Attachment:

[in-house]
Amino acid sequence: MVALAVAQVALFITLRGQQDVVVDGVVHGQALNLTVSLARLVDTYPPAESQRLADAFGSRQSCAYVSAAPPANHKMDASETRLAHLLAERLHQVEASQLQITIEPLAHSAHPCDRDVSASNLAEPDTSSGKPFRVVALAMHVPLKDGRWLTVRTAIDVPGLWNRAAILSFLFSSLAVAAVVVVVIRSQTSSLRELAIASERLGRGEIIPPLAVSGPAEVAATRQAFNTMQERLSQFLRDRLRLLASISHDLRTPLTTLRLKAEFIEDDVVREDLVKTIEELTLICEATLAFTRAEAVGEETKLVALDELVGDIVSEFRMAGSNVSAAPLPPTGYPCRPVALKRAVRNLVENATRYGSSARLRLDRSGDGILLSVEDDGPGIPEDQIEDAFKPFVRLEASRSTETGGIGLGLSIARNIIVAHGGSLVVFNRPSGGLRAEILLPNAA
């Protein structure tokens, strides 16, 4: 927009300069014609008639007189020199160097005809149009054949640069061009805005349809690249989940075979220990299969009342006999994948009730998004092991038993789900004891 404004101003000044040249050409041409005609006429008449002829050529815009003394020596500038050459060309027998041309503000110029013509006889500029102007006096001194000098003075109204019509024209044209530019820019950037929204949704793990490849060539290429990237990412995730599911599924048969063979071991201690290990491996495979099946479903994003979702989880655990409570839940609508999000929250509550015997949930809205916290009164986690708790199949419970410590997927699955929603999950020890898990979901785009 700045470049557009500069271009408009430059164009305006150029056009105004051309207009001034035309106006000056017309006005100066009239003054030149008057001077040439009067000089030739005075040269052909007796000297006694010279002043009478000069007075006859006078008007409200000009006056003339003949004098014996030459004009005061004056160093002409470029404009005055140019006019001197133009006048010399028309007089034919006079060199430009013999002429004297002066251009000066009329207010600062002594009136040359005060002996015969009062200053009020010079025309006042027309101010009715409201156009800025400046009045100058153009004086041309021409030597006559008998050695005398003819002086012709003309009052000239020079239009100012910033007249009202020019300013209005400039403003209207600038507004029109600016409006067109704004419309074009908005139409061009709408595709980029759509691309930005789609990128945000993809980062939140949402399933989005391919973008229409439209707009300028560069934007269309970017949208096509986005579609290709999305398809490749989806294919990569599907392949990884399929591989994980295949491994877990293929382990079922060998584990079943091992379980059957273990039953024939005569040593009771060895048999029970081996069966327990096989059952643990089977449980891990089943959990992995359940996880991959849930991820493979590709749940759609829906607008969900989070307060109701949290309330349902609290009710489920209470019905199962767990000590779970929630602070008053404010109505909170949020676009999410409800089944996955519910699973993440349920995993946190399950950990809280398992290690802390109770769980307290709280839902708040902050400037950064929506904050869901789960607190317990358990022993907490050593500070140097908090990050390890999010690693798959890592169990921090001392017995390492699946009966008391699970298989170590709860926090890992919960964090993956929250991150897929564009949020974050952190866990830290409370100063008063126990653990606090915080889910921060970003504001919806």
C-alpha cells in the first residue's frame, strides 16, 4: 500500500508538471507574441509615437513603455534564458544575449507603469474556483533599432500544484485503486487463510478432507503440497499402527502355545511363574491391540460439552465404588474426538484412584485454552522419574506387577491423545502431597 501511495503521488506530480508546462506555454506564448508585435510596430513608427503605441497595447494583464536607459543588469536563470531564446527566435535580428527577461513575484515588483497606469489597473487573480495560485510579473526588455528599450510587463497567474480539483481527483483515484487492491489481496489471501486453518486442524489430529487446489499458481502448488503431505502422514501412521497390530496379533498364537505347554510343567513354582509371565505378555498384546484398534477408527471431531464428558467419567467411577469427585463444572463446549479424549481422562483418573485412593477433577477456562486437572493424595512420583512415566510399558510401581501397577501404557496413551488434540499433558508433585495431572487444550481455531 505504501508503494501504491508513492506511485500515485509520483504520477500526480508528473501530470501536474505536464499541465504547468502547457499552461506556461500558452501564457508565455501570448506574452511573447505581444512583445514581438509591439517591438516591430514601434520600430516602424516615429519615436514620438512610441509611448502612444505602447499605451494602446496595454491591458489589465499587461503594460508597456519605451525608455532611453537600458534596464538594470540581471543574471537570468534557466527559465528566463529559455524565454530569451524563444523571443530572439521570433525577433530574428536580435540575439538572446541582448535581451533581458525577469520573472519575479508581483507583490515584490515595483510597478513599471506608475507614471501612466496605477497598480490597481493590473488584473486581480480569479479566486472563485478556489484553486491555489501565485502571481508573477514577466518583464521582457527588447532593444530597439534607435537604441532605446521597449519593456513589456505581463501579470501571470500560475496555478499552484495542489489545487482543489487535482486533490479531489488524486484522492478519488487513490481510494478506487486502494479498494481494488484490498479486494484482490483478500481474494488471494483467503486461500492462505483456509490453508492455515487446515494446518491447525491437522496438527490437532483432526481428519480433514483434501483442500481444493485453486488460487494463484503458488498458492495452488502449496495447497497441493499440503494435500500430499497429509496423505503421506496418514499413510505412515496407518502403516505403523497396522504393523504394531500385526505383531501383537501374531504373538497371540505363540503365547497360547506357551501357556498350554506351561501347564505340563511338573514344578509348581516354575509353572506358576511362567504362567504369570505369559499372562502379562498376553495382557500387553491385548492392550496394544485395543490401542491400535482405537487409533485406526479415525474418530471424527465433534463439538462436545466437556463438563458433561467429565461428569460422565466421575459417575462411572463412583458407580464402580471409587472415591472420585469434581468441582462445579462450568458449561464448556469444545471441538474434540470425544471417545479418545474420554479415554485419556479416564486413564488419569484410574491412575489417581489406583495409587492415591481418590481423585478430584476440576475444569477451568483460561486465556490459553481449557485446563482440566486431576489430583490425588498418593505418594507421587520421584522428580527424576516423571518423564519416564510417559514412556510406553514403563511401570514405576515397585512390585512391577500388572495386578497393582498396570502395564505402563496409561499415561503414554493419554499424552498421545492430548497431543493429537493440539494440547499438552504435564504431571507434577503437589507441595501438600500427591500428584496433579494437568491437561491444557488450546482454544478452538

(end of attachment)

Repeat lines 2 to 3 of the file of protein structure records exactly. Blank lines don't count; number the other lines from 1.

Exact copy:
Amino acid sequence: MVALAVAQVALFITLRGQQDVVVDGVVHGQALNLTVSLARLVDTYPPAESQRLADAFGSRQSCAYVSAAPPANHKMDASETRLAHLLAERLHQVEASQLQITIEPLAHSAHPCDRDVSASNLAEPDTSSGKPFRVVALAMHVPLKDGRWLTVRTAIDVPGLWNRAAILSFLFSSLAVAAVVVVVIRSQTSSLRELAIASERLGRGEIIPPLAVSGPAEVAATRQAFNTMQERLSQFLRDRLRLLASISHDLRTPLTTLRLKAEFIEDDVVREDLVKTIEELTLICEATLAFTRAEAVGEETKLVALDELVGDIVSEFRMAGSNVSAAPLPPTGYPCRPVALKRAVRNLVENATRYGSSARLRLDRSGDGILLSVEDDGPGIPEDQIEDAFKPFVRLEASRSTETGGIGLGLSIARNIIVAHGGSLVVFNRPSGGLRAEILLPNAA
């Protein structure tokens, strides 16, 4: 927009300069014609008639007189020199160097005809149009054949640069061009805005349809690249989940075979220990299969009342006999994948009730998004092991038993789900004891 404004101003000044040249050409041409005609006429008449002829050529815009003394020596500038050459060309027998041309503000110029013509006889500029102007006096001194000098003075109204019509024209044209530019820019950037929204949704793990490849060539290429990237990412995730599911599924048969063979071991201690290990491996495979099946479903994003979702989880655990409570839940609508999000929250509550015997949930809205916290009164986690708790199949419970410590997927699955929603999950020890898990979901785009 700045470049557009500069271009408009430059164009305006150029056009105004051309207009001034035309106006000056017309006005100066009239003054030149008057001077040439009067000089030739005075040269052909007796000297006694010279002043009478000069007075006859006078008007409200000009006056003339003949004098014996030459004009005061004056160093002409470029404009005055140019006019001197133009006048010399028309007089034919006079060199430009013999002429004297002066251009000066009329207010600062002594009136040359005060002996015969009062200053009020010079025309006042027309101010009715409201156009800025400046009045100058153009004086041309021409030597006559008998050695005398003819002086012709003309009052000239020079239009100012910033007249009202020019300013209005400039403003209207600038507004029109600016409006067109704004419309074009908005139409061009709408595709980029759509691309930005789609990128945000993809980062939140949402399933989005391919973008229409439209707009300028560069934007269309970017949208096509986005579609290709999305398809490749989806294919990569599907392949990884399929591989994980295949491994877990293929382990079922060998584990079943091992379980059957273990039953024939005569040593009771060895048999029970081996069966327990096989059952643990089977449980891990089943959990992995359940996880991959849930991820493979590709749940759609829906607008969900989070307060109701949290309330349902609290009710489920209470019905199962767990000590779970929630602070008053404010109505909170949020676009999410409800089944996955519910699973993440349920995993946190399950950990809280398992290690802390109770769980307290709280839902708040902050400037950064929506904050869901789960607190317990358990022993907490050593500070140097908090990050390890999010690693798959890592169990921090001392017995390492699946009966008391699970298989170590709860926090890992919960964090993956929250991150897929564009949020974050952190866990830290409370100063008063126990653990606090915080889910921060970003504001919806």